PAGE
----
MIPS Strikes Back: 64-bit Warrior I6400 Arrivesby Stephen Barrett on September 2, 2014 10:00 AM EST
The MIPS I6400 CPU
Like the Cortex-A53, the I6400 is an in-order, dual-issue design. Each processor supports IEEE 754-2008 floating point operations, 128-bit SIMD instructions, and hardware virtualization. ARM has previously stated that Cortex-A9 is roughly 2.5 mm2 of area with a 40 nm process, and Cortex-A53 is 40% smaller at the same process, placing it at roughly 1.5 mm2 of area. At 28nm, we can estimate a Cortex-A53 is about 1mm2. Comparatively, MIPS states the I6400 is 1mm2 on the TSMC 28nm HPM process in "worst-case scenarios". Therefore the designs are quite comparable.
Differences between the Cortex-A53 and I6400 start with a 9 stage pipeline in the I6400 vs 8 stages with the A53, theoretically allowing the I6400 to clock higher. However the I6400 is 9 stages for all operations, whereas the A53 is 8 stages for integer but 10 for NEON/Floating Point operations.
If you look closely at the block diagram you can see one of the I6400’s interesting tricks: Simultaneous Multi-Threading (SMT). Avid readers of AnandTech should recognize this technology immediately. It has been utilized by Intel since the venerable Pentium 4, over a decade ago in 2002, under the trademarked name Hyper-Threading. While the Core Duo and Core 2 lines dropped support for Hyper-Threading, the Nehalem (Core i7) and later processors have continued its use. IBM's POWER cores also support SMT (up to 4-way SMT with POWER7 and 8-way SMT with POWER8).
Strangely, we have not seen anyone else (e.g. ARM or AMD) implement this same technology until now. AMD has a partial implementation in its Bulldozer architecture, with each "module" in their current CPUs/APUs providing two full integer cores with some shared elements. AMD contends that their partial SMT implementation is actually better for some workloads, but that's a different discussion. Regardless, SMT support it is new to the small-core space.
An SoC designer licensing an I6400 core can decide how many threads of SMT they want to implement into the core, from 1 to 4. The physical core then advertises itself to the operating system as 1 to 4 logical cores, thus allowing the OS to send up to four threads of instructions to execute at any given time. The hardware’s execution scheduler can then, per cycle, dynamically switch between threads depending on which hardware resources are available. For example, if the integer ALUs are tied up with threads 1-3 but thread 4 only needs floating point resources, the scheduler can schedule thread 4 to the FP units instead of waiting around.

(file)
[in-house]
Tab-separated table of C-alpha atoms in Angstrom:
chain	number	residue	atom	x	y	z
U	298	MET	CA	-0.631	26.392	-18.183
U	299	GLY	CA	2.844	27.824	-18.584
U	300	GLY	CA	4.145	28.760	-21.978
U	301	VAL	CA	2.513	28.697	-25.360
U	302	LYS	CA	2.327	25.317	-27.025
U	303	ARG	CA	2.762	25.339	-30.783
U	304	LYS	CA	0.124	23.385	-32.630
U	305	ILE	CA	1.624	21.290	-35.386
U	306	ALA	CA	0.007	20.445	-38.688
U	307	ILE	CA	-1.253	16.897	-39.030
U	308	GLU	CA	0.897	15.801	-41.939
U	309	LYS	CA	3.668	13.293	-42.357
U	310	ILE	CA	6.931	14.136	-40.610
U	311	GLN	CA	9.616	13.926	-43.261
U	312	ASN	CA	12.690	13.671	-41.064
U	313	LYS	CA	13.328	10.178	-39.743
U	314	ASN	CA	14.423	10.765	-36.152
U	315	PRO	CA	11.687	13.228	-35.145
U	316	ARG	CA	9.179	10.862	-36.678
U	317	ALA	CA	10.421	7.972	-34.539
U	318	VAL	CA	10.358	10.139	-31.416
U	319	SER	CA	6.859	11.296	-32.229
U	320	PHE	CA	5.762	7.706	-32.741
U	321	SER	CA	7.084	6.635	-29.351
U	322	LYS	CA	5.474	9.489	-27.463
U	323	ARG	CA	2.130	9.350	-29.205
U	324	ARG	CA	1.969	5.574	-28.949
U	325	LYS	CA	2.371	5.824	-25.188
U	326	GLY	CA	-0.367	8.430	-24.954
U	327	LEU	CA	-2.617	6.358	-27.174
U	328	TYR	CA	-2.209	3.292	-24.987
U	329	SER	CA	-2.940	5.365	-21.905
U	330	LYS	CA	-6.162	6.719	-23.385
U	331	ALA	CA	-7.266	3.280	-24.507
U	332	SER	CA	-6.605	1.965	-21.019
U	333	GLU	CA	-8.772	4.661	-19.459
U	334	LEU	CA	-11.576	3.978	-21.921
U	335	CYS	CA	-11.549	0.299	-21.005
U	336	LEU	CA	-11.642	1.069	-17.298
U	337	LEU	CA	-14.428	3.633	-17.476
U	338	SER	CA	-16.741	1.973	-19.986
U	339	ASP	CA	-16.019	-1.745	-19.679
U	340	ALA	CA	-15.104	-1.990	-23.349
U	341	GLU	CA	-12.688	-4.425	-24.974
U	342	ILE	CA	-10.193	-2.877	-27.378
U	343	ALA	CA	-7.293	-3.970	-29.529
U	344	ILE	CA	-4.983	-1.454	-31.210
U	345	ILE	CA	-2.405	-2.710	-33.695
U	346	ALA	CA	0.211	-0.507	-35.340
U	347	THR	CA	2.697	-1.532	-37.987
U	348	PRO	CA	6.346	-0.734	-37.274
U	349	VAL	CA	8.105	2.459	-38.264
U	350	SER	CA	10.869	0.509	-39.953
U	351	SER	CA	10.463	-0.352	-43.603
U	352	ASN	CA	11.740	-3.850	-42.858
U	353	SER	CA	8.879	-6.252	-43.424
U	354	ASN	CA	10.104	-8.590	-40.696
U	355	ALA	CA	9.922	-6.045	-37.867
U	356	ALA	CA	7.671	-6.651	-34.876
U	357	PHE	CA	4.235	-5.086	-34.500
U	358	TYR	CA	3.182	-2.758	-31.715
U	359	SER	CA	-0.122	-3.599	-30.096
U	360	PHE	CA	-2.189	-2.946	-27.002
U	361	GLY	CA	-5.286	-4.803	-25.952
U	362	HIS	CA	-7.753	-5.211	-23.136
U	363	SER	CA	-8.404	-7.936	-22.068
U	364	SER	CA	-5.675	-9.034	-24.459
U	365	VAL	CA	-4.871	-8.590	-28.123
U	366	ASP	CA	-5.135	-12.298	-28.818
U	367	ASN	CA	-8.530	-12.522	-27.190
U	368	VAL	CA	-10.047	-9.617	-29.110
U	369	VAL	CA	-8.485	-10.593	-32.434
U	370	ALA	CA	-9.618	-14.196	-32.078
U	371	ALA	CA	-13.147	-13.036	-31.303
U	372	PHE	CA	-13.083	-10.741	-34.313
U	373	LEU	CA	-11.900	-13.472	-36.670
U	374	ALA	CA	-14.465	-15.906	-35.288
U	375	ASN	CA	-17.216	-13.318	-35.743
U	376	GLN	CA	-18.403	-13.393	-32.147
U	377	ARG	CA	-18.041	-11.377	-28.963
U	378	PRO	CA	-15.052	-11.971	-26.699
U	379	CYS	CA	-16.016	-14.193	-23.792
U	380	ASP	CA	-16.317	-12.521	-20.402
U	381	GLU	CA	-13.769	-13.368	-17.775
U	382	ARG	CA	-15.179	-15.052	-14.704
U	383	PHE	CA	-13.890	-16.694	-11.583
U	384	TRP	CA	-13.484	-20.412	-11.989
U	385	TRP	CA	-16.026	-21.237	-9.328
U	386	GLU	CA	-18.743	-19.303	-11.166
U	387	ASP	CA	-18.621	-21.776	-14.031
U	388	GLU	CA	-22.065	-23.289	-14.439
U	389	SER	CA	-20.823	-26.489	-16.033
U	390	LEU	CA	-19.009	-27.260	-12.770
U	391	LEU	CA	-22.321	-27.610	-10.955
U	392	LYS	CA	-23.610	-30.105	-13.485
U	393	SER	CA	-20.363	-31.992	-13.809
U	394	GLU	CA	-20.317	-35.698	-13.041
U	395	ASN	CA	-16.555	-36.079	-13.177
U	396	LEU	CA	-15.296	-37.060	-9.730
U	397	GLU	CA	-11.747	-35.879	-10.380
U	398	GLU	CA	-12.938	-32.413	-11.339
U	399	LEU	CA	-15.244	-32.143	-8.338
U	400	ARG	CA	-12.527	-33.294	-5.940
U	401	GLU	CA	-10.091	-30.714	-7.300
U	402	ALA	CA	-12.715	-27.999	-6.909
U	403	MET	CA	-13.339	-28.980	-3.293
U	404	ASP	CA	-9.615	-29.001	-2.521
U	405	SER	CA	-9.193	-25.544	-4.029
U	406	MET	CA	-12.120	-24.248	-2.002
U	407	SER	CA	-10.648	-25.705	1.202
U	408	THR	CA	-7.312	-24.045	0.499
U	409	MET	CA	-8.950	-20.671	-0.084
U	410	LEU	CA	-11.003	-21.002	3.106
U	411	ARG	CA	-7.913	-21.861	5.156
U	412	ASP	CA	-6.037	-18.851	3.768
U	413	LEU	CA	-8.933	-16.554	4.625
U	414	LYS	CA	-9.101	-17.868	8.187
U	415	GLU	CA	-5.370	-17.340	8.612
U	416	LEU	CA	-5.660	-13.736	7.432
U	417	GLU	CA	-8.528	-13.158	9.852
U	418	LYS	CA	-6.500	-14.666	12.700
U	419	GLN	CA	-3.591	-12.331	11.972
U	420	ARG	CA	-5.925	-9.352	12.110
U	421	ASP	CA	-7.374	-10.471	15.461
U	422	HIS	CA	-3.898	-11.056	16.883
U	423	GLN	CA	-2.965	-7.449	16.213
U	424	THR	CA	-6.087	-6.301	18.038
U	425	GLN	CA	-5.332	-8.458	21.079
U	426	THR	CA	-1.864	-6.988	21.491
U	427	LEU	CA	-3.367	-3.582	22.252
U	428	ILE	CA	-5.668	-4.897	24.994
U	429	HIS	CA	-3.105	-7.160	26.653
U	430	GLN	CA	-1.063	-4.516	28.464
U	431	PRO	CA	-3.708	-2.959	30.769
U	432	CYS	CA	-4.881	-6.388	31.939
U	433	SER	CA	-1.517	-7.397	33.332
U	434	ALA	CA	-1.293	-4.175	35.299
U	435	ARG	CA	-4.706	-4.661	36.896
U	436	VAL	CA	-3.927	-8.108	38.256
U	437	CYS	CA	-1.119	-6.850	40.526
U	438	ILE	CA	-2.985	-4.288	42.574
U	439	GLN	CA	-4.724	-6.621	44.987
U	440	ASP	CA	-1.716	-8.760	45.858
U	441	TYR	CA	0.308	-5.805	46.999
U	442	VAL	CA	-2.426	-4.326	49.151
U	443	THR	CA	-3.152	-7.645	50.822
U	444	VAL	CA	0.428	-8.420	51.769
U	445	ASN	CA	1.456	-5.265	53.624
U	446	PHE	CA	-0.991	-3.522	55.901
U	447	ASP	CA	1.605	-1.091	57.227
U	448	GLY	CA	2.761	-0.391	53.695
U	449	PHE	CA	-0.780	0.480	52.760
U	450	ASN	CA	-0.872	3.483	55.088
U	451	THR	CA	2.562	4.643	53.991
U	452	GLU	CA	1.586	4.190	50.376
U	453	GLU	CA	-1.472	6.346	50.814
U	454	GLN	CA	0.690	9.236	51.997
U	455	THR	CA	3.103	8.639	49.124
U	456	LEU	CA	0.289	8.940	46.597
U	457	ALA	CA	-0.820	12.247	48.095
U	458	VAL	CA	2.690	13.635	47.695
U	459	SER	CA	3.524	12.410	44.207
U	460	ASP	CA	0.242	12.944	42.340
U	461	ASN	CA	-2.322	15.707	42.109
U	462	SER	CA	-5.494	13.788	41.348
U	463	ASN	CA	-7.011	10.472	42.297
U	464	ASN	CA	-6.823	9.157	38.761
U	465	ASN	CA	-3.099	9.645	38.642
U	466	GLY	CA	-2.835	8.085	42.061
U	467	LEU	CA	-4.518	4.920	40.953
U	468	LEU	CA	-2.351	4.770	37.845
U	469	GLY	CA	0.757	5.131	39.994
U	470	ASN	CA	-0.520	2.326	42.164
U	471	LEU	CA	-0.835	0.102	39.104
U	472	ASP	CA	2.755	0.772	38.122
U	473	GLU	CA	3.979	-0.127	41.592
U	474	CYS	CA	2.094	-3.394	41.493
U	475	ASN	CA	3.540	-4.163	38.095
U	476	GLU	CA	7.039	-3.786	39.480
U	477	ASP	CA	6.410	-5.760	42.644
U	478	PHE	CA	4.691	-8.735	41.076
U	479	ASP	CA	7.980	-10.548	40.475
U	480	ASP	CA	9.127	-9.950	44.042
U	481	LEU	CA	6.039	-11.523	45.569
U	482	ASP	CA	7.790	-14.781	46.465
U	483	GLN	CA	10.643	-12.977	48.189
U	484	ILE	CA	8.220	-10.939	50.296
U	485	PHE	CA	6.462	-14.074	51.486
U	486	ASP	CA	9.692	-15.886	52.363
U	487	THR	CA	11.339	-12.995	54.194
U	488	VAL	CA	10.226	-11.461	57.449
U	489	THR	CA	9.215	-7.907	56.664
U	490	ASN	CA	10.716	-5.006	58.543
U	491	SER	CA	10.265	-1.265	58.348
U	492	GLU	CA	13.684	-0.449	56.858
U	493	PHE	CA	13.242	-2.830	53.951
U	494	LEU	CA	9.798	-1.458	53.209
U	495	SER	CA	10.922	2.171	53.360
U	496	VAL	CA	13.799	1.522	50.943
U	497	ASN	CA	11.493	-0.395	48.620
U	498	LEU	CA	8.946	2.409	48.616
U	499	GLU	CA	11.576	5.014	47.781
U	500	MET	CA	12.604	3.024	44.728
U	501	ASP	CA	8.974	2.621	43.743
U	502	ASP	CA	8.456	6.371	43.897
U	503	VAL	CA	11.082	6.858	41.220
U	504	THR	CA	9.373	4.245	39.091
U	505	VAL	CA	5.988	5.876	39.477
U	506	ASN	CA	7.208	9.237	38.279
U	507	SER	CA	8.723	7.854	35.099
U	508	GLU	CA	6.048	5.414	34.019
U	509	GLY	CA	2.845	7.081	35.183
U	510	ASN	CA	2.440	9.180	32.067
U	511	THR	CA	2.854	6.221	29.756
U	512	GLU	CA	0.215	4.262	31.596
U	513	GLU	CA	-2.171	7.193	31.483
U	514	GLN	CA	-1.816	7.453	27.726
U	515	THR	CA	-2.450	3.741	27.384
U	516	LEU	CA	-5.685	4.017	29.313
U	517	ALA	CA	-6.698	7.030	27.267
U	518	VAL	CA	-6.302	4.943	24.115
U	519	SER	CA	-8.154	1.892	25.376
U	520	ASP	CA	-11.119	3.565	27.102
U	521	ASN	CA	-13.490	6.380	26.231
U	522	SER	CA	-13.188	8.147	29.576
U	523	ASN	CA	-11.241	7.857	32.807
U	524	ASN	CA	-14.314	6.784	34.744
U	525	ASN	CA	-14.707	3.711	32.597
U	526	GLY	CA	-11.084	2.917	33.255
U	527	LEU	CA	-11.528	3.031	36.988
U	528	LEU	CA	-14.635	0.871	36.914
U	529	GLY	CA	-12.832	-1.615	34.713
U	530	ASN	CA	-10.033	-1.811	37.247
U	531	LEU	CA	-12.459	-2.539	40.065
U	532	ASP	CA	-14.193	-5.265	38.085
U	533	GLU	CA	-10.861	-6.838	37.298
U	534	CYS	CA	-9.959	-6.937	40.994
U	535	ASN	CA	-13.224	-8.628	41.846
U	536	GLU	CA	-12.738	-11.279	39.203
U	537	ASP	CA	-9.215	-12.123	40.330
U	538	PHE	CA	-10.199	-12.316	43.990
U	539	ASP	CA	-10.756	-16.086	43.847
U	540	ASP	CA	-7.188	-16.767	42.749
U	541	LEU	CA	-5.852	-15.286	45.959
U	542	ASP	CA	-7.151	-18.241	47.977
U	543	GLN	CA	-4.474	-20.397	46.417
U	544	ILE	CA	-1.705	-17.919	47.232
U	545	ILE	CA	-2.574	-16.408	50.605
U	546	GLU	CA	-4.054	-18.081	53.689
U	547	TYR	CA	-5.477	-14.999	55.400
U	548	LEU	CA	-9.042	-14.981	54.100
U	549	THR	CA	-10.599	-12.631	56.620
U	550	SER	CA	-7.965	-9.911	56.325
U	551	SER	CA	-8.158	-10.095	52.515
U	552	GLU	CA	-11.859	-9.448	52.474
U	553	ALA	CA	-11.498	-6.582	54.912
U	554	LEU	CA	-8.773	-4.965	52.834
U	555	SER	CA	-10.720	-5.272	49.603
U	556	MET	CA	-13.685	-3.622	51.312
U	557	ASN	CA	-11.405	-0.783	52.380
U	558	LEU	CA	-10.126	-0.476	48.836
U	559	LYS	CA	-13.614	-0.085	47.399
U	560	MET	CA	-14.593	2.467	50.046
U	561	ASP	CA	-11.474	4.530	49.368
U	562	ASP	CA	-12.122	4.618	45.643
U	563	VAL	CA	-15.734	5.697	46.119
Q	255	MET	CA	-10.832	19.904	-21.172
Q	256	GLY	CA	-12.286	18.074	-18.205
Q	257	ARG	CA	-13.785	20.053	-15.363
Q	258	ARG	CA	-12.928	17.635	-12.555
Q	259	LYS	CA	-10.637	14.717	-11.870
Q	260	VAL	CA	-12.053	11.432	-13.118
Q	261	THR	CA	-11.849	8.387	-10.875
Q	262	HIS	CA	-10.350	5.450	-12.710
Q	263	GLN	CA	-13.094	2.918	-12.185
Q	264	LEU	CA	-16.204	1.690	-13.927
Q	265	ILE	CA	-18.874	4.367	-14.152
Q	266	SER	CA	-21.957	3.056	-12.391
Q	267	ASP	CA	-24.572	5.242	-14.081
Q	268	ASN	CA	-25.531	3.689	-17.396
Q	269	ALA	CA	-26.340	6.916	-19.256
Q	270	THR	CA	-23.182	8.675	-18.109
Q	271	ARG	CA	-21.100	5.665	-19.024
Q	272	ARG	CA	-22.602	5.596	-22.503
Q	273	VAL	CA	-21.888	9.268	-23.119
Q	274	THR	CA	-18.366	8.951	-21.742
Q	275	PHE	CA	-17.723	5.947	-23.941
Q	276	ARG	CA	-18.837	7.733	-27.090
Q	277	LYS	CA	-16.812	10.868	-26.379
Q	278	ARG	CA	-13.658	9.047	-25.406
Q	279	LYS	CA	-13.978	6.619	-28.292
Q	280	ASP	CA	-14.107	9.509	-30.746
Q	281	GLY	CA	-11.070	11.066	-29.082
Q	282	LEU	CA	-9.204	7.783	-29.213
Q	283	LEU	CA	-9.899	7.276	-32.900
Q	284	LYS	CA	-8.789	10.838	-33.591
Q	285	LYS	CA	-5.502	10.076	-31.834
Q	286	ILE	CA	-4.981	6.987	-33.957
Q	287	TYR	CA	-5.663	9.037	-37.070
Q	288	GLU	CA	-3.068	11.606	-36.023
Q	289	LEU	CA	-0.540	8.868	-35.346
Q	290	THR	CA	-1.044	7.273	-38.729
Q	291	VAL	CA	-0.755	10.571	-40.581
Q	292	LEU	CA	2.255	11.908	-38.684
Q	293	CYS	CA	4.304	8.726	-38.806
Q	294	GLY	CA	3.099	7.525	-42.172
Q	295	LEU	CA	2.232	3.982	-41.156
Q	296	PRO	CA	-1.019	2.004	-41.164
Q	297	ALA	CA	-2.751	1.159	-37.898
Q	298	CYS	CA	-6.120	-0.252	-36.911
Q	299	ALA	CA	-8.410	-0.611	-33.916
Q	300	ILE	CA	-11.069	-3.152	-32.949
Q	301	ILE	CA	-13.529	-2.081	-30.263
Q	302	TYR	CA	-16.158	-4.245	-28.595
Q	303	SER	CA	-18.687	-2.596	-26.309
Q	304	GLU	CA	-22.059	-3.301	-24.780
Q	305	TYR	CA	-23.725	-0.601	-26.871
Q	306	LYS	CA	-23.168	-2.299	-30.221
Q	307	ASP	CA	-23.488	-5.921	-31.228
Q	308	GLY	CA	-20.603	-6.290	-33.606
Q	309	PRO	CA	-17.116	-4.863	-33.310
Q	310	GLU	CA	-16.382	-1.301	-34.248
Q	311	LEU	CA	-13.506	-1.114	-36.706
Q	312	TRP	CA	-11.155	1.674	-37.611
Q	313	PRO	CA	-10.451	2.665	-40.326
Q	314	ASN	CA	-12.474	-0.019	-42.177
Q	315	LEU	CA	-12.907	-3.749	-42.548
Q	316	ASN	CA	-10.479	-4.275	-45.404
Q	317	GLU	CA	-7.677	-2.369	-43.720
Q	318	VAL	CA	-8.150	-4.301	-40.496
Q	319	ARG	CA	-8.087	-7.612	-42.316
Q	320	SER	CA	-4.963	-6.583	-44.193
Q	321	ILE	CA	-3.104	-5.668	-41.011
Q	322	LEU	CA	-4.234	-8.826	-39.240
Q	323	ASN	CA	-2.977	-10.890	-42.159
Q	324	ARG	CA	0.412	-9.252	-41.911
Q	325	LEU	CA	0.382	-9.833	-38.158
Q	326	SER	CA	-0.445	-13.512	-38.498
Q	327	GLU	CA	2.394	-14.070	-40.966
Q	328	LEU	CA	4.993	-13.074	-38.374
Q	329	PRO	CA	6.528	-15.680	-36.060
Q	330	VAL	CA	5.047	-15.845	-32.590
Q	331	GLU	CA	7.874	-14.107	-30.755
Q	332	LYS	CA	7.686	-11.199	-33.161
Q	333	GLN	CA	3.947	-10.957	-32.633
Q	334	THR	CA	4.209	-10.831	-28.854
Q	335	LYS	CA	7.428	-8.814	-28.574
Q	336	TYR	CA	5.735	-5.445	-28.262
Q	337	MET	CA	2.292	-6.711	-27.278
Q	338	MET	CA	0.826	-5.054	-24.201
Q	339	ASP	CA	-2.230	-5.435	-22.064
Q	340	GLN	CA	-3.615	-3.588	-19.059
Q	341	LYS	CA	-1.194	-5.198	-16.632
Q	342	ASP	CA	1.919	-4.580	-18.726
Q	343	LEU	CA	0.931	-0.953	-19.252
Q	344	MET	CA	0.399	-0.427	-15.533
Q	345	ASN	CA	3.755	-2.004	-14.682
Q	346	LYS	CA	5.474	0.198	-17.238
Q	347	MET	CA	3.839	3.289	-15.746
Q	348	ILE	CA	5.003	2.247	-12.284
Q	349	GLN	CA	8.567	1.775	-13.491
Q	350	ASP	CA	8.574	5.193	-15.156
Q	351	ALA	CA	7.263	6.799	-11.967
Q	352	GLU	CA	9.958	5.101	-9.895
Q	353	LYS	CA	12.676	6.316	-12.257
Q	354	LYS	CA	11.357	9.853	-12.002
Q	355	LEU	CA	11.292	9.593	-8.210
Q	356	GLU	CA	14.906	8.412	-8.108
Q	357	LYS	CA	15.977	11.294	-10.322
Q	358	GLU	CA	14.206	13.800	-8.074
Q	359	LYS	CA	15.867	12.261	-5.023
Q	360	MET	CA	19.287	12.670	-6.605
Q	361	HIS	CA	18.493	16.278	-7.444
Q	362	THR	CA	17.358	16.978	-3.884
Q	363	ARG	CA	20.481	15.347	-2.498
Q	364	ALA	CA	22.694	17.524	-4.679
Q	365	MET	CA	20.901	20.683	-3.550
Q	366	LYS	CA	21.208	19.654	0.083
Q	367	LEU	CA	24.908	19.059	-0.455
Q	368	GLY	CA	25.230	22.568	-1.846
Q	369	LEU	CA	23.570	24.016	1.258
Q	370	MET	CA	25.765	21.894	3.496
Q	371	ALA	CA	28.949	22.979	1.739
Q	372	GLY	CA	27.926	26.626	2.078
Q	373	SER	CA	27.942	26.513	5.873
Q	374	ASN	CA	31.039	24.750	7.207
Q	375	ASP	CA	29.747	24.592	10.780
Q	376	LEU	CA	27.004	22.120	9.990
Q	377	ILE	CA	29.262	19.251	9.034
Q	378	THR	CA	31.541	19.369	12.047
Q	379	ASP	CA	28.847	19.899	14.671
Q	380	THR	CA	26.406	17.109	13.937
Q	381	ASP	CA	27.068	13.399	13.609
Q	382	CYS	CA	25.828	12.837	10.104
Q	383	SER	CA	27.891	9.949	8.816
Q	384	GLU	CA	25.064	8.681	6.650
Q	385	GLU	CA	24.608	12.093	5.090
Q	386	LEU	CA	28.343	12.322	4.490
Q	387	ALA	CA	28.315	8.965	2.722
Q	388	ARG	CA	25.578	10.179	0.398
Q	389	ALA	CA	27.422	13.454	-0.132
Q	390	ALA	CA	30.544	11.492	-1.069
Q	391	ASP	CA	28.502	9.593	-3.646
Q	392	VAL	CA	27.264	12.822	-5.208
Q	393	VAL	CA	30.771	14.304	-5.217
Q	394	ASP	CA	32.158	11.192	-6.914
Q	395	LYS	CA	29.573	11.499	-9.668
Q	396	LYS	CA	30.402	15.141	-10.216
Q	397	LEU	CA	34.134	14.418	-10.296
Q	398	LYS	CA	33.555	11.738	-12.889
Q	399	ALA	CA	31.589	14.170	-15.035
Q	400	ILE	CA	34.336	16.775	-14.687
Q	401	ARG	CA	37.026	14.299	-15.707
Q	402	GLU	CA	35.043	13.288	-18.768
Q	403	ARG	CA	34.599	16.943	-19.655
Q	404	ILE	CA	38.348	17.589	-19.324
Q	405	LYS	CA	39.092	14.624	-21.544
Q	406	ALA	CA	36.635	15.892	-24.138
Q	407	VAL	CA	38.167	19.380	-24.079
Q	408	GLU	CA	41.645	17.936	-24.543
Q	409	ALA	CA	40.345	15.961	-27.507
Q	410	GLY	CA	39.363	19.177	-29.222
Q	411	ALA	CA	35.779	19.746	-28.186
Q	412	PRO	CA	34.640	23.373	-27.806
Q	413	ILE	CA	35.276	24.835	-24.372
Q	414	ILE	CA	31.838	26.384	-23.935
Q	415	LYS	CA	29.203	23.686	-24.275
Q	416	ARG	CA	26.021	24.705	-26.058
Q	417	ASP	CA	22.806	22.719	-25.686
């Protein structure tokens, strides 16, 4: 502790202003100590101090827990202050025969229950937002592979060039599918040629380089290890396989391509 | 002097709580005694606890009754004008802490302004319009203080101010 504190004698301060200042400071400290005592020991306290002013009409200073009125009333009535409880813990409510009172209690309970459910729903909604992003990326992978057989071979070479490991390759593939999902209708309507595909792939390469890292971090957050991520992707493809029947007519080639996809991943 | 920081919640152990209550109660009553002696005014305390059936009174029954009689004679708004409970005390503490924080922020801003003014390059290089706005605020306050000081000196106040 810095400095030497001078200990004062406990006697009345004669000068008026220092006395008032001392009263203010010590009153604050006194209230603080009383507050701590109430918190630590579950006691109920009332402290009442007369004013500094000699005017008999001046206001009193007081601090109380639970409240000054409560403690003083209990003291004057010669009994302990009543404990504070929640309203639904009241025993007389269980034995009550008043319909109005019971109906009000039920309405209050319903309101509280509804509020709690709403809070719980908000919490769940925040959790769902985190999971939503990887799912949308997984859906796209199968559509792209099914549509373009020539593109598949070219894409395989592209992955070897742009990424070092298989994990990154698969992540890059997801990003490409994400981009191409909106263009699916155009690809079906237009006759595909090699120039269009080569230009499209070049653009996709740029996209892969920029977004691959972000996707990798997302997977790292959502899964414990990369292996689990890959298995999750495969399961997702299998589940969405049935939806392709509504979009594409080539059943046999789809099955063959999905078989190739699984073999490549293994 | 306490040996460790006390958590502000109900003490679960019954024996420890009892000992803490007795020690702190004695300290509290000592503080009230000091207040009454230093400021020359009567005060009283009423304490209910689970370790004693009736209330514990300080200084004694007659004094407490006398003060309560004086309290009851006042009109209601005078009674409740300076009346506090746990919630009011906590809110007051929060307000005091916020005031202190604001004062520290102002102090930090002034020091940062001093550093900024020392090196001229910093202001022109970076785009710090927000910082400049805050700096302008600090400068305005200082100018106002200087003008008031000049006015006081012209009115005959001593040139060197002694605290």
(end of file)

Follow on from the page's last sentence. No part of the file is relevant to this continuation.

Imagination claims their MIPS core featuring SMT only increases 10% in size but increases an incredible 30% to 50% in performance. A 3x to 5x size to performance ratio for any given feature is quite hard to come by. If Imagination’s claims are correct, it’s a wonder this feature is optional. Certain applications greatly suffer from SMT, namely real-time applications that depend on determinism, but like Intel Hyper-Threading, I would hope there is a simple software setting to disable this feature when it is not desired. Imagination specifically calls out networking applications (which are very throughput focused) as greatly benefiting from SMT, which is the optional MIPS MT extension.
Even though the core is in-order, the I6400 performs superscalar execution for a given thread. Since it is dual dispatch, two instructions from a single thread can be executed in parallel. I would imagine the superscalar execution is limited to the next two instructions within a thread (as there is no reorder buffer); otherwise the entire core wouldn’t be listed as in-order.
|Mid-Class CPU Core Comparison|
|MIPS I6400||ARM Cortex-A53|
|ISA||MIPS3264 Release 6||ARMv8-A (32/64-bit)|
|Cores in an SMP Cluster||1-6||1-4|
|Issue Width||2 micro-ops||2 micro-ops|
|Reorder Buffer Size||None: In-Order||None: In-Order|
|Pipeline Depth (stages)||9||8 (Int) 10 (FP)|
|Load/Store Units||1 (2 with bonding)||1|
|Load Latency||3 cycles||3 cycles|
|Coherency||Directory||Snoop + Filter|
|L1 Cache||32 or 64KB I$ + 32 or 64KB D$||8 to 64KB I$ + 8 to 64KB D$|
|L2 Cache||0.5 to 8MB||0.5 to 2MB|